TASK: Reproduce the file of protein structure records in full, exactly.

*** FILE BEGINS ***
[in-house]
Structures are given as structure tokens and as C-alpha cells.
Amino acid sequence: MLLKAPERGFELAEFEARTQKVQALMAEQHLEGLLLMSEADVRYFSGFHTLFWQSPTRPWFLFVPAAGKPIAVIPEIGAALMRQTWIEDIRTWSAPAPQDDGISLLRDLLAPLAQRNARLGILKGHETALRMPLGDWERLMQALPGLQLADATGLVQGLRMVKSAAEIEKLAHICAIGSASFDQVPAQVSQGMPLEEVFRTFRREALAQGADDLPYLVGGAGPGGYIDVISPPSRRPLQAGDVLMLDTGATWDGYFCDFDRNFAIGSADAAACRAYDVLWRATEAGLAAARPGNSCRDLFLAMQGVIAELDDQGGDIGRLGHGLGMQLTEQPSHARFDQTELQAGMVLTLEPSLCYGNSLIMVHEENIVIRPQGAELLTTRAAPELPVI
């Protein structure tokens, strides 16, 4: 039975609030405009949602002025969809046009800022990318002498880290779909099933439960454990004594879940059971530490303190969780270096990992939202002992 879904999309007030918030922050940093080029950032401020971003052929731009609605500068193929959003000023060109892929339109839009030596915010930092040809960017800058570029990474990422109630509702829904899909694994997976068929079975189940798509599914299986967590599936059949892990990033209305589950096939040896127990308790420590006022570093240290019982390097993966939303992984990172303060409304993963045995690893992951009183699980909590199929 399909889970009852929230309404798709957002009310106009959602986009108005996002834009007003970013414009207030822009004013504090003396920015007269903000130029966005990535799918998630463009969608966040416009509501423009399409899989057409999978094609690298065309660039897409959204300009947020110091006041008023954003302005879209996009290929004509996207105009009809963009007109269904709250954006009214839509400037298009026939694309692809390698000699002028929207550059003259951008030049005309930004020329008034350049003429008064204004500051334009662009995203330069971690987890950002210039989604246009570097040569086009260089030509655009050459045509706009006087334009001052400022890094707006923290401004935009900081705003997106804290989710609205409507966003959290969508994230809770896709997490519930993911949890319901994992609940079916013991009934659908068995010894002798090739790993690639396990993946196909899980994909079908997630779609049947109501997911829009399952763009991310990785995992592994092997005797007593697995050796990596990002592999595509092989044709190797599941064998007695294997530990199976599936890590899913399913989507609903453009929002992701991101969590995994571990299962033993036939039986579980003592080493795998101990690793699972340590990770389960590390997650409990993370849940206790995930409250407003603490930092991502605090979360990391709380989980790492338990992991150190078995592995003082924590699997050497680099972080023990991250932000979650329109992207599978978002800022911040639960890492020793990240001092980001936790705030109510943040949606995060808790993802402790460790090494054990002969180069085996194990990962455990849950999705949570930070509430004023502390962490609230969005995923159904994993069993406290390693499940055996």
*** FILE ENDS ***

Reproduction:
[in-house]
Structures are given as structure tokens and as C-alpha cells.
Amino acid sequence: MLLKAPERGFELAEFEARTQKVQALMAEQHLEGLLLMSEADVRYFSGFHTLFWQSPTRPWFLFVPAAGKPIAVIPEIGAALMRQTWIEDIRTWSAPAPQDDGISLLRDLLAPLAQRNARLGILKGHETALRMPLGDWERLMQALPGLQLADATGLVQGLRMVKSAAEIEKLAHICAIGSASFDQVPAQVSQGMPLEEVFRTFRREALAQGADDLPYLVGGAGPGGYIDVISPPSRRPLQAGDVLMLDTGATWDGYFCDFDRNFAIGSADAAACRAYDVLWRATEAGLAAARPGNSCRDLFLAMQGVIAELDDQGGDIGRLGHGLGMQLTEQPSHARFDQTELQAGMVLTLEPSLCYGNSLIMVHEENIVIRPQGAELLTTRAAPELPVI
């Protein structure tokens, strides 16, 4: 039975609030405009949602002025969809046009800022990318002498880290779909099933439960454990004594879940059971530490303190969780270096990992939202002992 879904999309007030918030922050940093080029950032401020971003052929731009609605500068193929959003000023060109892929339109839009030596915010930092040809960017800058570029990474990422109630509702829904899909694994997976068929079975189940798509599914299986967590599936059949892990990033209305589950096939040896127990308790420590006022570093240290019982390097993966939303992984990172303060409304993963045995690893992951009183699980909590199929 399909889970009852929230309404798709957002009310106009959602986009108005996002834009007003970013414009207030822009004013504090003396920015007269903000130029966005990535799918998630463009969608966040416009509501423009399409899989057409999978094609690298065309660039897409959204300009947020110091006041008023954003302005879209996009290929004509996207105009009809963009007109269904709250954006009214839509400037298009026939694309692809390698000699002028929207550059003259951008030049005309930004020329008034350049003429008064204004500051334009662009995203330069971690987890950002210039989604246009570097040569086009260089030509655009050459045509706009006087334009001052400022890094707006923290401004935009900081705003997106804290989710609205409507966003959290969508994230809770896709997490519930993911949890319901994992609940079916013991009934659908068995010894002798090739790993690639396990993946196909899980994909079908997630779609049947109501997911829009399952763009991310990785995992592994092997005797007593697995050796990596990002592999595509092989044709190797599941064998007695294997530990199976599936890590899913399913989507609903453009929002992701991101969590995994571990299962033993036939039986579980003592080493795998101990690793699972340590990770389960590390997650409990993370849940206790995930409250407003603490930092991502605090979360990391709380989980790492338990992991150190078995592995003082924590699997050497680099972080023990991250932000979650329109992207599978978002800022911040639960890492020793990240001092980001936790705030109510943040949606995060808790993802402790460790090494054990002969180069085996194990990962455990849950999705949570930070509430004023502390962490609230969005995923159904994993069993406290390693499940055996």